Very American too. don't mind us, we're just going to take over running our own entire country, 'cause we want the freedom that comes with that
Or perhaps it's the other way round. No matter.

I immediately turned in my notice at work, sent in a few applications, and before you could say Jack Robinson, I had a job as a barista. I discovered that not only do I love coffee, and love it black (and now I'm forever spoiled and want really good coffee) but I love making espresso drinks: all that milk frothing, and not letting espresso sit, and getting the milk thick, and the foam glossy, and the aroma. Not to mention all the happy coffee people, and the people who need our happy, or our caffeine to make their brains work. It's an enjoyable kind of service, and plays into my love of feeding people, while being different enough that I don't mind it also being my job. And I've met some cool people.
having a blast exploring the possibilities of the city: see bands live!
I've expanded my community. Through church and friends and work. More support, edification, encouragement.
I've been able to expand so much, stretch so many personal limits...
I've learned a crazy amount in this year. And I can't quantify that here.
Just a few things for summary:
You are loved. I am loved.
More than we know. More than we can imagine.
You can't hope too big.
You. Are. Loved.
Love is about space. Grace for mistakes (including but not exclusive to: sin). Room to grow, to not understand, for sadness, for pain.
God's love will never forsake us, remember? His Love covers, and casts out fear; like arms that won't let you go. He knows, and loves you still, and in spite of everything, and never less.
Tomorrow I'm going to have to remind myself again, and ask God for strength to believe it.
Won't you do that with me? It will change your life.

We are first and foremost beloved sons and daughters of the Living God.
Imagine how differently we would face our days if we remembered that?

There are a great many things that I've been able to let go of as I let these truths sink in.
I still struggle with fear, and apathy. But I'm learning and growing...
Not sure where my heart is most days, or where I'm going: but my heart is getting bigger.
And there is the eye-sparkling joy of it all!

One day I'll see the face of Jesus. For now: the riotous dance of life.

I'm singing more! Always a good thing.

There are plenty of other things of course... I got bangs cut in my hair (and lets be honest, not only was that a big deal in my life, but one of the better things to ever happen to my face) and then of course I colored my hair for the first time (which totally freaked me out at first, but now it's a cool experience).
Mat Fraser won the 2016 Crossfit games.
Olivia de Havilland turned 100 years old.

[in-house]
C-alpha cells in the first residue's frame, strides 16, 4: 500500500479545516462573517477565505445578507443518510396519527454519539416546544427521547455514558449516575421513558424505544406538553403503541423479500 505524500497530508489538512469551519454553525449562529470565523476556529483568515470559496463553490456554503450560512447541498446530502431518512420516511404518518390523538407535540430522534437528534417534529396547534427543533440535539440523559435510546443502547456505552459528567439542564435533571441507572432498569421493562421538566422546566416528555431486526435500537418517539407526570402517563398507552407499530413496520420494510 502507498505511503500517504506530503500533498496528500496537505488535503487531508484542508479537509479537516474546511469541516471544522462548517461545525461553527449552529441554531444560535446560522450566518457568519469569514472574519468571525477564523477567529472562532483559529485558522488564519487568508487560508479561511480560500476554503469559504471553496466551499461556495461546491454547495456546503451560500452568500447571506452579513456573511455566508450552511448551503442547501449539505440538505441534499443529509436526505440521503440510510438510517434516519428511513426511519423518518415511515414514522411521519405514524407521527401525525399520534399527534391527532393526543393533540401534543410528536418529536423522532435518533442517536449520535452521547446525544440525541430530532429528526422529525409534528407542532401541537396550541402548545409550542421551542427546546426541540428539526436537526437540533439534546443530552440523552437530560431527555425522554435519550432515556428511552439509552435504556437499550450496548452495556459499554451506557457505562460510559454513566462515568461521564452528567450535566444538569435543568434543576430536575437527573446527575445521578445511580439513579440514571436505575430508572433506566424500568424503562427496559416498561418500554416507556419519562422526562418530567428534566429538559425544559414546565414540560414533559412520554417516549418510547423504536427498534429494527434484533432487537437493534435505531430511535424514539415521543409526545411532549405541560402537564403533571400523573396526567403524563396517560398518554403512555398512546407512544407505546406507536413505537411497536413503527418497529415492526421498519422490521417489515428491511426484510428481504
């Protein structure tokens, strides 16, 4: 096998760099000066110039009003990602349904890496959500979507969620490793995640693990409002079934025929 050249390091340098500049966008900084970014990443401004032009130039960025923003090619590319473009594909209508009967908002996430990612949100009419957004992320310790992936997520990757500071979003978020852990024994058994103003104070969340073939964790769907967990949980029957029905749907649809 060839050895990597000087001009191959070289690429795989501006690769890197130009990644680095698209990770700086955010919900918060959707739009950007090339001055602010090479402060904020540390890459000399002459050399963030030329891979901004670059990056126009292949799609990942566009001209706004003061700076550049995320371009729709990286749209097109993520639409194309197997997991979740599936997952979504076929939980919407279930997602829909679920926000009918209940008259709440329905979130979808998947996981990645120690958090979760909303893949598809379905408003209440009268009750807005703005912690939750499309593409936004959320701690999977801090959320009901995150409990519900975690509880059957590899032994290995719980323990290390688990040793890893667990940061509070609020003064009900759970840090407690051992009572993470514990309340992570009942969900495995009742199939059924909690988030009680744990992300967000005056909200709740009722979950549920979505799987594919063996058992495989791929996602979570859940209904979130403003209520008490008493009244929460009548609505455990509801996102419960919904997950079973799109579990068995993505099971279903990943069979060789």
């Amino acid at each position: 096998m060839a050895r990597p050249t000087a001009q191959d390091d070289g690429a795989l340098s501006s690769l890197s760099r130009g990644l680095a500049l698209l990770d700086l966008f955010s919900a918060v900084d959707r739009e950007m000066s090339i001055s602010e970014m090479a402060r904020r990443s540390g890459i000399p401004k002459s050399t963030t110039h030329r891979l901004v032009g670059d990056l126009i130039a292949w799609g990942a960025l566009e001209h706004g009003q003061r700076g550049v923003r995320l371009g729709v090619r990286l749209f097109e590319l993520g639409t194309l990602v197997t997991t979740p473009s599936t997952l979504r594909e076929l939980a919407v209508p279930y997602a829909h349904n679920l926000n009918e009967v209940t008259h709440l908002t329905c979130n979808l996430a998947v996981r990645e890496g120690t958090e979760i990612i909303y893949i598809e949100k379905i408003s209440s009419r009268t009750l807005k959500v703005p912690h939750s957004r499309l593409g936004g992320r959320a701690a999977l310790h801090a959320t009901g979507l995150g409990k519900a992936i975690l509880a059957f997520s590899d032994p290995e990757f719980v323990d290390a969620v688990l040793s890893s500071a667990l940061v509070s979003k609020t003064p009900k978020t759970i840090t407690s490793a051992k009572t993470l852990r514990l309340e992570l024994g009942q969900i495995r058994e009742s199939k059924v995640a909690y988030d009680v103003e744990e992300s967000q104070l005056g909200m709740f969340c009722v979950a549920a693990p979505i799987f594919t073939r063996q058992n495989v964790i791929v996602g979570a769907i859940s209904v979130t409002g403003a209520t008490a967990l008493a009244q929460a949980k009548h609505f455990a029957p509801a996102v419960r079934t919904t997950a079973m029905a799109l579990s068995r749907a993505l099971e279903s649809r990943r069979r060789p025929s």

And of course we lost several people this year, including Neville Marriner, and  Debbie Reynolds.
The turn of the world...

And now... for
My Year As A Fictional Music Album:
album artwork

Track list:

1. Only Love
2. But it hurts
3. Wherever you go
4. Open heart open arms
5. Crazy Spinning world
6. Never alone
7. Rhymes with coffee
8. Murmuration
9. Just Dance
10. Let's See the World
11. Caffeine and Constellations
12. Sing for your heart

The year is ending!

Had quite a lovely evening last night. Snacks and mulled wine, puzzles and singing, bananagrams and spoons, the polar express. A festive evening with friends, that naturally ended late, so my alarm this morning was a bit of rude awakening. Kept busy at work today, stopped for some radiator maintenance on my car before heading home, drank plenty of coffee on the way. And as soon as I got home, headed to bed and napped for an hour or two. Then I got up, made Avgolemono (a delicious and easy soup, that comes from Greece: rice, egg, and lemon in broth) and am watching a few shows before I head back to bed. I may or may not catch up on stuff tomorrow.

P.S. I just found out that Debbie Reynolds passed away. I could cry! Gonna have to go watch Singin' in the Rain again...

eleven and snow

Well, I didn't post yesterday (when my family had our own celebration and present opening) so this is a quick one for yesterday and today. A bit of a cop-out I know, but I promise to lock myself in my bedroom for a little real writing before the first of the year: today, however, is not that day. So yesterday, after brunch and present opening, we lounged and watched White Christmas, and Christmas in Connecticut, to round off the holiday weekend. It was lovely.
Today I packed up the car, drove home, and headed straight to work. Back from work, I'm preparing for a bit of festivity: a quiet party if you will. I dashed out for some ingredients to make mulled wine. Friends come around seven. I've showered now, and am ready for the evening to begin!
Listening to The Chieftans' Bells of Dublin yesterday and today. St Steven's Day was yesterday, gotta have some tunes for that!

Merry Christmas Eve!

Translation of the original Stille Nacht before they made it into singable English rhymes

Headed Home for the Holidays

My sister and her family got to visit my house today. It was the most wonderful time, my nieces and nephews' enthusiasm renewing the joy that is in this place. In true fashion we had plenty of food: chili and cornbread, tea and cookies. We talked and laughed and chased little ones, shared and helped out. I am so looking forward to spending a little more time with them this holiday weekend.